Leadership Engagement Bootcamp: Exercise 1: Understand Your Leader’s Style

Posted June 09, 2016 by Josh Grant

QI Tips Understanding Leaderships Style
Understanding how to approach senior leadership leads to high engagement with QI work. 

This is one of a series of posts based on the “Engaging Senior Leadership in Your Quality Improvement (QI) Work” webinar.

“Follow the Leader” isn’t always a game that should be played during quality improvement (QI) work. In fact, often, QI teams need to be proactive about engaging their leaders, creating a partnership to support change initiatives. To do that, leaders might have to be pushed out of their comfort zones.

“Most people don’t naturally embrace change, and that includes leaders,” says NICHQ’s Director of Programs Meghan Johnson, MSc. “About 70 percent of change programs fail. Change efforts in healthcare are no more likely to succeed than they are in other fields. However, leadership engagement is one of the key predictors and a correlate of success.”

To generate buy-in for change, one needs to understand their leader’s motivation and desire for the specific type of change targeted by the QI work.

The Right Motivation

Because every leader has unique motivators for promoting and participating in any initiative, one should learn about their leader’s personality. Some questions to ask include:

  • What is the leader’s personality type? (e.g., sociable, precise, competitive)
  • How does the leader respond to information? (e.g., enthusiastically, cautiously)
  • What convinces this person? (e.g., numbers, stories)
  • What do they respond most to? (e.g., data, innovation, trends)
This information will steer the QI team towards the right tools and approaches to use when discussing a project. For instance, an analytical leader would probably be more motivated by data than anything else, so search for statistics that support the change effort. On the other hand, a more cautious leader might require a full picture of expected and unintended outcomes in order to feel comfortable before moving forward.

Even in cases when leaders are supportive and enthusiastic, the right tools and proper framing of the work can lead to higher engagement, which can result in a successful, long-term change.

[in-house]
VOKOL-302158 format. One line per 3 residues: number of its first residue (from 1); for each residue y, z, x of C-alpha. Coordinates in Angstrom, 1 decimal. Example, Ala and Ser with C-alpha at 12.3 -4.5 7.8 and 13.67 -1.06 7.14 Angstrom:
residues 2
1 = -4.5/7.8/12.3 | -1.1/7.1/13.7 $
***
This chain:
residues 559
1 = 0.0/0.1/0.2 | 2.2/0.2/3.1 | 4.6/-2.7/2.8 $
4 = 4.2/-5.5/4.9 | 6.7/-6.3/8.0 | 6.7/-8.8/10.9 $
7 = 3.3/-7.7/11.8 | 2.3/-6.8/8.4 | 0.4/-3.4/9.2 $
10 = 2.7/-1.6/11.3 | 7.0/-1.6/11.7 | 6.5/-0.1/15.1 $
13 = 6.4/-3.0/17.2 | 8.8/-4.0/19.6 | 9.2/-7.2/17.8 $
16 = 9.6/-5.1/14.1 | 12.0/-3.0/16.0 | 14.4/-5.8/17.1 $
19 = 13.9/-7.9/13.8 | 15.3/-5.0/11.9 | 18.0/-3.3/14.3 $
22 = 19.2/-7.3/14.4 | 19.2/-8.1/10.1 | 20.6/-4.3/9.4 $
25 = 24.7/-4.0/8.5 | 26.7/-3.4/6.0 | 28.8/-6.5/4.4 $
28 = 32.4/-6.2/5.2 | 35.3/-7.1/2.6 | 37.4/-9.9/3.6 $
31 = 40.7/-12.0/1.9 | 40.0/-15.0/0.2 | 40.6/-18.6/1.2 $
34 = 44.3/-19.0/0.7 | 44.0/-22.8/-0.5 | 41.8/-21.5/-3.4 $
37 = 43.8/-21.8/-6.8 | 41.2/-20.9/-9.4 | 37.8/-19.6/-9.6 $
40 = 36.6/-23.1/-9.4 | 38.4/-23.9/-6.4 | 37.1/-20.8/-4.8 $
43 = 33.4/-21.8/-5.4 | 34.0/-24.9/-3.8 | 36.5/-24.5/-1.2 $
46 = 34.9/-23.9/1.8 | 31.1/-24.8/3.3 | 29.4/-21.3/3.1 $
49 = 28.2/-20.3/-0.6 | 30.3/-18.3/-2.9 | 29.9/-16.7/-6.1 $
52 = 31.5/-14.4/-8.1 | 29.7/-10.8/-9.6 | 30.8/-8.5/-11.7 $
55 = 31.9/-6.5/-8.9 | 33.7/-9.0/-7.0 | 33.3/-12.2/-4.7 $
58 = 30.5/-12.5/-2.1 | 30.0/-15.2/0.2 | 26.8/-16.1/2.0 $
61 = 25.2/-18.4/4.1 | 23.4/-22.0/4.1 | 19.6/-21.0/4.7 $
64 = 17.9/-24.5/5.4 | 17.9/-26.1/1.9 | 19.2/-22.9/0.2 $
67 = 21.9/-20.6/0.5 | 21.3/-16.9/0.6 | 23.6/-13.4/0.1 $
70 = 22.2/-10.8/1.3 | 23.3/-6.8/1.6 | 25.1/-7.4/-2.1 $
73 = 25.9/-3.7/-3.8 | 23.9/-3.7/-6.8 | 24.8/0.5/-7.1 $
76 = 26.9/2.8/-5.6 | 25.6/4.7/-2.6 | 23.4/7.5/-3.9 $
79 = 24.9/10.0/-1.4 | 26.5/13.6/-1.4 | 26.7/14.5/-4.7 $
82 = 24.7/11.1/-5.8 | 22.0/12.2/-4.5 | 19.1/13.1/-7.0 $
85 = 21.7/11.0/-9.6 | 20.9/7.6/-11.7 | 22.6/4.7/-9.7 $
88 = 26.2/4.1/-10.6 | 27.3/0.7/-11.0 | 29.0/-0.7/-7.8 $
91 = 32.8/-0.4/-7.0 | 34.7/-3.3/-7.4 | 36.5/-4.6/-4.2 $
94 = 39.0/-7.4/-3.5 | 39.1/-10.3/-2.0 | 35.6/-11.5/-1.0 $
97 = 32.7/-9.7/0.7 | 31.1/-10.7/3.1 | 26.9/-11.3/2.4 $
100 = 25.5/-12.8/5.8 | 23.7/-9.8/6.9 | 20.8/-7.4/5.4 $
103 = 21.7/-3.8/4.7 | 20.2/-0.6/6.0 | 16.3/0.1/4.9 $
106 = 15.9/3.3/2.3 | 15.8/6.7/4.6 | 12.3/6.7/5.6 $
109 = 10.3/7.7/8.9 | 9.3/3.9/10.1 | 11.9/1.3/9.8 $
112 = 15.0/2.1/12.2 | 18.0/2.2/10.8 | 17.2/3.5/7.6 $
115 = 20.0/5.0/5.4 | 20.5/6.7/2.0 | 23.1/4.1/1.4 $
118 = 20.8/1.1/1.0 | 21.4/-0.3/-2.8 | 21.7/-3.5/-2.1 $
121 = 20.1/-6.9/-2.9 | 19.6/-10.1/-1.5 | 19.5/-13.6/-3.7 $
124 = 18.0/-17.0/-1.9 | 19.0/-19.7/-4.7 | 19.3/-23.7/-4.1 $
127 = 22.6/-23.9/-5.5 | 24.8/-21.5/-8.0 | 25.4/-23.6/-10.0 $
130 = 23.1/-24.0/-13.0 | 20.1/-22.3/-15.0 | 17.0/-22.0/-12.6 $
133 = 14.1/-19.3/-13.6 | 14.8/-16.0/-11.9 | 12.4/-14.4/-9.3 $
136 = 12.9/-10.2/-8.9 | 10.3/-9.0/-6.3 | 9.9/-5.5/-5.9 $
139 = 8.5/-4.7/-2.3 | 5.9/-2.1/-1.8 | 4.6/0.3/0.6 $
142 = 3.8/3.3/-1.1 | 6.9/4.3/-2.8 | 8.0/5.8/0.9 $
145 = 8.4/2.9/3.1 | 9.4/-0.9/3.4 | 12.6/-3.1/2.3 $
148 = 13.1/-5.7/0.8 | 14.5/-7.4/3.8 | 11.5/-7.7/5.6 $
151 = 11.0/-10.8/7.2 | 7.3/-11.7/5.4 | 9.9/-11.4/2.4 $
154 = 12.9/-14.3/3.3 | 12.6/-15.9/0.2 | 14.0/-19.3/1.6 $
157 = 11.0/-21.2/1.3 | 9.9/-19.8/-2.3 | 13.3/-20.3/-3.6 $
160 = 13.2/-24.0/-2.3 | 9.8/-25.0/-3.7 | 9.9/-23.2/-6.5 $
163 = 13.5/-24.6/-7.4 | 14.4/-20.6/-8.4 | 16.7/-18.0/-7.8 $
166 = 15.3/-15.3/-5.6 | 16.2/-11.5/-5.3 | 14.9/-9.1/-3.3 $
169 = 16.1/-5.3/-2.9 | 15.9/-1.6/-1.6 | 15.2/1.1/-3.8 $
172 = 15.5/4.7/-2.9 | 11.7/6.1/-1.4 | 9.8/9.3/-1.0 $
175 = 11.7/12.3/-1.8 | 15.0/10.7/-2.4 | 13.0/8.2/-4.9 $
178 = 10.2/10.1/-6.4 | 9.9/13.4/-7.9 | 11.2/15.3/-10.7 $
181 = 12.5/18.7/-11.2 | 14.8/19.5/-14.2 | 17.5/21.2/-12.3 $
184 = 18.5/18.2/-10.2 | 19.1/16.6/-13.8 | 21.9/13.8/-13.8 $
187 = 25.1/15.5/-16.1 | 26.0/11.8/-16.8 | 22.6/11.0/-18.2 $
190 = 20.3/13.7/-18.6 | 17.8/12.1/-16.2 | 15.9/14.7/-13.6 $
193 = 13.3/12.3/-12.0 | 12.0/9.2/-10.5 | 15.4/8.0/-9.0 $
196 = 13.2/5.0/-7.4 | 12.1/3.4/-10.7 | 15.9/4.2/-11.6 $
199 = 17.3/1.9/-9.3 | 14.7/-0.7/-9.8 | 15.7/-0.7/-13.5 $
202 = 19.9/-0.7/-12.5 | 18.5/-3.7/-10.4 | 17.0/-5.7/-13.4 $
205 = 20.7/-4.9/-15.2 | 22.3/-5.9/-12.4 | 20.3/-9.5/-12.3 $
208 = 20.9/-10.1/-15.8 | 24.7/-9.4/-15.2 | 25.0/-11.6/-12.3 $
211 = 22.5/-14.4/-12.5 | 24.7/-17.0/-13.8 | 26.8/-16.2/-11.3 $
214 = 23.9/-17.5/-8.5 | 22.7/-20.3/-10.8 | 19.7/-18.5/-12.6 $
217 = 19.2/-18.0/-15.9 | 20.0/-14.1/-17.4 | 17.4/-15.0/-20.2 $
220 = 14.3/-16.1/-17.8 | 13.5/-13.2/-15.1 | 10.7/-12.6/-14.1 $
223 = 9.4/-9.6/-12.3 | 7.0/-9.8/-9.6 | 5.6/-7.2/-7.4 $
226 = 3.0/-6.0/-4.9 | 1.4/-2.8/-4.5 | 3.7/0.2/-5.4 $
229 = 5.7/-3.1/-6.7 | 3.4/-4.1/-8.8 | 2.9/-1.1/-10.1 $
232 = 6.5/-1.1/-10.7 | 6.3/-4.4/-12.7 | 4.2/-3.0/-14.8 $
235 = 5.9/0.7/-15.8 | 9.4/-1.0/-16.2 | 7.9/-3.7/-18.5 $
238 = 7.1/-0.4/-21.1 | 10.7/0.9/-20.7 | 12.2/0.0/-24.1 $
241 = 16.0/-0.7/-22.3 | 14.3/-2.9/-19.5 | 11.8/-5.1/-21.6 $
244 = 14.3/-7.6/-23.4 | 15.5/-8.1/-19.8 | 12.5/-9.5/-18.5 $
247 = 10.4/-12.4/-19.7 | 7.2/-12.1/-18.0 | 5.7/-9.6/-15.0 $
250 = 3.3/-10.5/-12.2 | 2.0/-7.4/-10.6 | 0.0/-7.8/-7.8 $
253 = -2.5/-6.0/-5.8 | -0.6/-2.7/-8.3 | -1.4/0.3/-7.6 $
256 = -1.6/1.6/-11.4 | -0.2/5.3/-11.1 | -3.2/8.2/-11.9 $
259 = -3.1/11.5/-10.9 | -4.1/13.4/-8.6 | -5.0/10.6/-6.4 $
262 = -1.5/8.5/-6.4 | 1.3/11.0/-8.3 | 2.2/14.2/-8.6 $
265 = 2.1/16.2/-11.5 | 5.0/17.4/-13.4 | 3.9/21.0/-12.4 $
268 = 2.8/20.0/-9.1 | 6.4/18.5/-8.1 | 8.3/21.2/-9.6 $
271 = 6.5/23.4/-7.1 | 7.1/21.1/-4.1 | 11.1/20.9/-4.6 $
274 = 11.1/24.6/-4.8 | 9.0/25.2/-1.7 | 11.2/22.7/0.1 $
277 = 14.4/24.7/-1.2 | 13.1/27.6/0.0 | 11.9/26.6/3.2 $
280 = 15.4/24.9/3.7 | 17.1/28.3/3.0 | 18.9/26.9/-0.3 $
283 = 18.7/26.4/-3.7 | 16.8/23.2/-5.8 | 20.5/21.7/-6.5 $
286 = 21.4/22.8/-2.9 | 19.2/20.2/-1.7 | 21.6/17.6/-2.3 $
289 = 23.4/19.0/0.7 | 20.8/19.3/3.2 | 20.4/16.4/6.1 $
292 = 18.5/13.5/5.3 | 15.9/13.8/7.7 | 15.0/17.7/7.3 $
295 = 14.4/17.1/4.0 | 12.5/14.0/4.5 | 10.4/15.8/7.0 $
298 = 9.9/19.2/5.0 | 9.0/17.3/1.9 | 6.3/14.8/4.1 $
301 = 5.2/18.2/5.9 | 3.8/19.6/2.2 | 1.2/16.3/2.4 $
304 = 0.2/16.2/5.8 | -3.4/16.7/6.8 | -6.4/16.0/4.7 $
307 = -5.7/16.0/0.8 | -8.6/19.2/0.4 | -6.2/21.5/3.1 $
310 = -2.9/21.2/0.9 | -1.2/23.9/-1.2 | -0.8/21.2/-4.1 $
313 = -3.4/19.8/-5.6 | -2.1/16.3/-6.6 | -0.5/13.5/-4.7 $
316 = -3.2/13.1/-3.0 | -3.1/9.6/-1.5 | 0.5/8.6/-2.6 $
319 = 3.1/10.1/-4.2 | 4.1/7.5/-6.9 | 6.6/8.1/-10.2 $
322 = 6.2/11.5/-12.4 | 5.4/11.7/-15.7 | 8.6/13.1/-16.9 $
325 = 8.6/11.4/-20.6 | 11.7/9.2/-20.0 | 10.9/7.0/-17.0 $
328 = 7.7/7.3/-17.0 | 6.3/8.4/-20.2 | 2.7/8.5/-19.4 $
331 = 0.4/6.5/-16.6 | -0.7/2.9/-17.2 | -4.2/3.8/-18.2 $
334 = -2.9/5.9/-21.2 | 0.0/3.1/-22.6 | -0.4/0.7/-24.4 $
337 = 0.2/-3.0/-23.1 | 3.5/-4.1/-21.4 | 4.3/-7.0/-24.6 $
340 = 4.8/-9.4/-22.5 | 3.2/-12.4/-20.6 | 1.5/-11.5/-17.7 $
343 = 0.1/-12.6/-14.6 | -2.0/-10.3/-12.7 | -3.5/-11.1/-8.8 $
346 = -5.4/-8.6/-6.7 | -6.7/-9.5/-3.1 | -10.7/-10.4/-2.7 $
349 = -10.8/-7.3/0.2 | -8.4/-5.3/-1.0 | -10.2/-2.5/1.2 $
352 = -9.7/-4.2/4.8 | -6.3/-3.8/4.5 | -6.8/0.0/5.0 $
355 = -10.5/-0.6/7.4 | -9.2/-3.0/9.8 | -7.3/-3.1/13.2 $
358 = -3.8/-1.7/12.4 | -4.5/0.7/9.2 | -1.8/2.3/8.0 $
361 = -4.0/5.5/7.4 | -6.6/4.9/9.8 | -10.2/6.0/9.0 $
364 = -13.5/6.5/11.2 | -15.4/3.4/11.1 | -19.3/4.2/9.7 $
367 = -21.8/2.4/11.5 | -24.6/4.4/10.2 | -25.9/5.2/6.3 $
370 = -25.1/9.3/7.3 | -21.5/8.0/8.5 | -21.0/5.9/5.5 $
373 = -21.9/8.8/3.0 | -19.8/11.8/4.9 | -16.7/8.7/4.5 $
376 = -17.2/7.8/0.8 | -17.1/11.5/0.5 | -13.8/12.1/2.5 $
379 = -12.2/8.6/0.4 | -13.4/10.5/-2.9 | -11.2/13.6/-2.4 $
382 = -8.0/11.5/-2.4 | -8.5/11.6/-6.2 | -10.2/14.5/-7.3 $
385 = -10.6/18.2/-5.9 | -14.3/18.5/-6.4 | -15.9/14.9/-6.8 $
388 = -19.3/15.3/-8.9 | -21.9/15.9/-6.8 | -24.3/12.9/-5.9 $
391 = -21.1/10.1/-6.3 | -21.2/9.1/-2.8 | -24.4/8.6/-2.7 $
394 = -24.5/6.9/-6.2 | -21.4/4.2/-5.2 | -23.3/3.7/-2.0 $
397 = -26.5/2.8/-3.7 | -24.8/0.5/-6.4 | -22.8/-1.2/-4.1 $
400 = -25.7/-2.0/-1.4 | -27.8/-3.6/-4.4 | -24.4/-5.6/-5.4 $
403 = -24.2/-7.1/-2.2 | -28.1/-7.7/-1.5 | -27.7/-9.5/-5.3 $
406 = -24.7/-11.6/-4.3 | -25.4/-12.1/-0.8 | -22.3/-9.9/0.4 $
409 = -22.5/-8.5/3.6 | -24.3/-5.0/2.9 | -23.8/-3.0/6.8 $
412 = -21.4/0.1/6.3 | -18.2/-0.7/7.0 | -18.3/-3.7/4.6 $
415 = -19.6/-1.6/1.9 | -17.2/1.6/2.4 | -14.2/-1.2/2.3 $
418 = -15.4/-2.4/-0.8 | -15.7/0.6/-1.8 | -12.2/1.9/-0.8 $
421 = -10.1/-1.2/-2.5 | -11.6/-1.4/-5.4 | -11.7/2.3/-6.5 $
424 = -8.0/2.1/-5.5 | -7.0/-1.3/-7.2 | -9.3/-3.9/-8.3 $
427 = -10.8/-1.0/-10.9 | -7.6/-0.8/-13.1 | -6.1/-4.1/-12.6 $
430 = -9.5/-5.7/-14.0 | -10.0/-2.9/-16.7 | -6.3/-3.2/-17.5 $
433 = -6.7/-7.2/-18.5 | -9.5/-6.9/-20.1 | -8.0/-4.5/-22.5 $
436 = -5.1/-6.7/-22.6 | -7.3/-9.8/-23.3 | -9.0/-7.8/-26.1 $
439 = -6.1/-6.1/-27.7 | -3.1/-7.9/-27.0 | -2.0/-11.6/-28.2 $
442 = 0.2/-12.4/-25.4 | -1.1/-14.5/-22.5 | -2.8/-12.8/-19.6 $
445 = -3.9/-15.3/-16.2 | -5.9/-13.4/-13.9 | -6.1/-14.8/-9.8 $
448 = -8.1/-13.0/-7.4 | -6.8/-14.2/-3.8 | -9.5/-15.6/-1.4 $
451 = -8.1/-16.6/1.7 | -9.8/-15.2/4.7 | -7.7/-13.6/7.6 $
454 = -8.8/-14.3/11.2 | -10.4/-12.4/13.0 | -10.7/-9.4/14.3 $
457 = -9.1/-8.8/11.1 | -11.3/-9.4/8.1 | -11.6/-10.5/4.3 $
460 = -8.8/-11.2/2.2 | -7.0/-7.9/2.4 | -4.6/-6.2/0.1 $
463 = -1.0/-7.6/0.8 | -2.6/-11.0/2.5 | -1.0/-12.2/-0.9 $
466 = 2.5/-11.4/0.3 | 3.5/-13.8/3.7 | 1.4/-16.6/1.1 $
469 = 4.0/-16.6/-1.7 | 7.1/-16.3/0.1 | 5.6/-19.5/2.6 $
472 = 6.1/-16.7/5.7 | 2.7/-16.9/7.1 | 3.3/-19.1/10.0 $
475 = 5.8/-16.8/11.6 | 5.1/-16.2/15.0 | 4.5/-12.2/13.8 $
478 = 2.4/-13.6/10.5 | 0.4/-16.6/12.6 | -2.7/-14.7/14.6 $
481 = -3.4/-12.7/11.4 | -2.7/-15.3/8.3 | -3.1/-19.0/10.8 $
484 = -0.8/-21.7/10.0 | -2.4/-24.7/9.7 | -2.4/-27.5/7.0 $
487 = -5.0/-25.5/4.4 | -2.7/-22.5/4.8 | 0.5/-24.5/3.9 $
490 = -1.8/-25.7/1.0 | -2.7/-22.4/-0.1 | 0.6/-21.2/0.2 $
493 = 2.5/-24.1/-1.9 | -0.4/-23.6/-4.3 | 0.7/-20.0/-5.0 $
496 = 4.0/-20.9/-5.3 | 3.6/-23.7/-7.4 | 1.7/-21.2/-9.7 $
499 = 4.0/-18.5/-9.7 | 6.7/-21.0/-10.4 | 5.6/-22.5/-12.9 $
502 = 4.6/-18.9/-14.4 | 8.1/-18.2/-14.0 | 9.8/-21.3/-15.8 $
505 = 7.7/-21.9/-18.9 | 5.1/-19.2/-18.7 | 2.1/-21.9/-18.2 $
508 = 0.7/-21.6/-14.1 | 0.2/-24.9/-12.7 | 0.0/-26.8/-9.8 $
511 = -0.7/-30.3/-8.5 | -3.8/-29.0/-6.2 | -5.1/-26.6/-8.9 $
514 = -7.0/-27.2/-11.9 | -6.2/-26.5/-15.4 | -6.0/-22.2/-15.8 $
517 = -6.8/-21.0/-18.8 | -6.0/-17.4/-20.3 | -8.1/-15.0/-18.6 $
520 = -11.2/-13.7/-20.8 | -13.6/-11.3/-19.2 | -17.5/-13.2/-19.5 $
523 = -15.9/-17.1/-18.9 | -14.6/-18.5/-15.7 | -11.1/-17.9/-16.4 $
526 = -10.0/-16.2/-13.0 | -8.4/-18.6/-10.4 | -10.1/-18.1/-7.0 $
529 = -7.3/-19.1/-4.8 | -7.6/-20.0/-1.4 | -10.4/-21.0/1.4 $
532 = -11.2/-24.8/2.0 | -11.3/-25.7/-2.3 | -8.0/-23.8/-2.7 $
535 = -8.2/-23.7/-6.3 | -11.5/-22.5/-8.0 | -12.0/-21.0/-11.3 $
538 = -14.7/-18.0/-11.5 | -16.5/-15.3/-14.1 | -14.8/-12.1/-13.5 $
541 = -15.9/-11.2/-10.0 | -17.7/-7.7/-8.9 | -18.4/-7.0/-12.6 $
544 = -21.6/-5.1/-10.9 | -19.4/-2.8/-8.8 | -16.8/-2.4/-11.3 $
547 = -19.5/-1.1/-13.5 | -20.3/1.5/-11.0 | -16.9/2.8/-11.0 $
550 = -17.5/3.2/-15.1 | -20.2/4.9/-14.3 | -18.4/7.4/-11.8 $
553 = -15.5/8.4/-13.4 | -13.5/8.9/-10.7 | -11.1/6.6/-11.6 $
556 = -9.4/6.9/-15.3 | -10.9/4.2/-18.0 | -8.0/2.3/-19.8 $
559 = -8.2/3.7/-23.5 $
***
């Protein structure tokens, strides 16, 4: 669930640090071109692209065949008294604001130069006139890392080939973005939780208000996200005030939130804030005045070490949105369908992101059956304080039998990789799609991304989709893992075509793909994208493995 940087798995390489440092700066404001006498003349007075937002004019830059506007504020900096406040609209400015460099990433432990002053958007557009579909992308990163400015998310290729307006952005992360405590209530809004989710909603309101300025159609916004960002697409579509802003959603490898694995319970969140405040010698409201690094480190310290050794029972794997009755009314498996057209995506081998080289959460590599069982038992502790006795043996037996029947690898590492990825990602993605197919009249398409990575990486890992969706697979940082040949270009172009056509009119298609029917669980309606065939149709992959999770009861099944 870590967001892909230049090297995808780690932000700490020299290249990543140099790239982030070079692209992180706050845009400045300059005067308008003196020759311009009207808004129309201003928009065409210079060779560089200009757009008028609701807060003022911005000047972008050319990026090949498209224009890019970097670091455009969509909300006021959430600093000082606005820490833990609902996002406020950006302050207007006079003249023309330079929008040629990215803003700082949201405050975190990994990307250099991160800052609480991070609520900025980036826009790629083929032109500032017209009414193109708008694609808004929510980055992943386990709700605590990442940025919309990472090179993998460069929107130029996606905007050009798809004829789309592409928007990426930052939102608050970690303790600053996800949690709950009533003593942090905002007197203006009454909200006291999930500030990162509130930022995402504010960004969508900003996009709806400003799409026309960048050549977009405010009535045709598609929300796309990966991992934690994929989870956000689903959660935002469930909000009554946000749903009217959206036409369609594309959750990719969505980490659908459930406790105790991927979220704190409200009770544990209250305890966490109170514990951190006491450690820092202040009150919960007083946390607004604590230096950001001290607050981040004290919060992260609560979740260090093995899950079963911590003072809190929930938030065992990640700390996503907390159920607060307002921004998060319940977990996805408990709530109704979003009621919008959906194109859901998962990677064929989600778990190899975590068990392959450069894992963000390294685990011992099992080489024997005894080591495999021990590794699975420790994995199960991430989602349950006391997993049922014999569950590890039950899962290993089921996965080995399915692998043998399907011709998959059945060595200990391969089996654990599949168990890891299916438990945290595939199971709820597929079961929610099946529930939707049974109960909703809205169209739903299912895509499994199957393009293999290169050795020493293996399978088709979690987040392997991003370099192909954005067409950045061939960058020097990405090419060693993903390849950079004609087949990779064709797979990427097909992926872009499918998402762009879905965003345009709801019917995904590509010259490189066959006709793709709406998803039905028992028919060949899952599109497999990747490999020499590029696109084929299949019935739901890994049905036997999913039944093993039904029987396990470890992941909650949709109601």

The Desire for Change
Rogers' diffusion of innovation curve
“The second thing when thinking about your leader’s style is to understand their appetite for change,” according to Johnson.

She used Everett Rogers’ diffusion of innovation curve to highlight the five groups leaders will likely fall into. Understanding a leader’s attitude will also unveil some potential solutions for approaching them about change and QI work:
  • Innovators – This is a small minority who wants to expand into new horizons. For innovators to be engaged, the proposed idea and strategy for implementation need to have positive expected results and be unlike previous work done within the organization. 
  • Early Adopters – A slightly larger group who are more likely to support change when it aligns with the organization’s overall goals. Where innovators encourage and welcome new ideas to evolve current operations, early adopters are more judicious in what they support. To approach them, QI teams should create connections between QI and how it’ll benefit everyone within the organization in both the short and long terms.
  • Early Majority –This large group will follow change that yields positive results, but aren’t usually champions for innovation. Instead, leaders in this category wait to see some results before opting to change. In this case, teams need to show evidence of past success to engage their leaders. 
  • Late Majority – A group who is more skeptical and resistant to change, and needs to see that there’s already support for change within the organization and across the field as a whole. With late-majority leaders, change needs to have momentum from key decision makers and be popular with other organizations in the same industry. Late-majority leaders are cautious, but ultimately don’t want to fall too far behind their peers. 
  • Laggards – This is a small minority, because most leaders aren’t laggards who value past success and traditional methods over change. To convince laggards to buy-in to change, ideas should be tied to previous work to demonstrate similarities between them and highlight potential progress. 
As with leadership’s personality, measuring and understanding the current attitude towards change will affect each change initiative. There will never be a universal method of gaining engagement and buy-in, and understanding a leader’s personality is only the start of developing the appropriate approach


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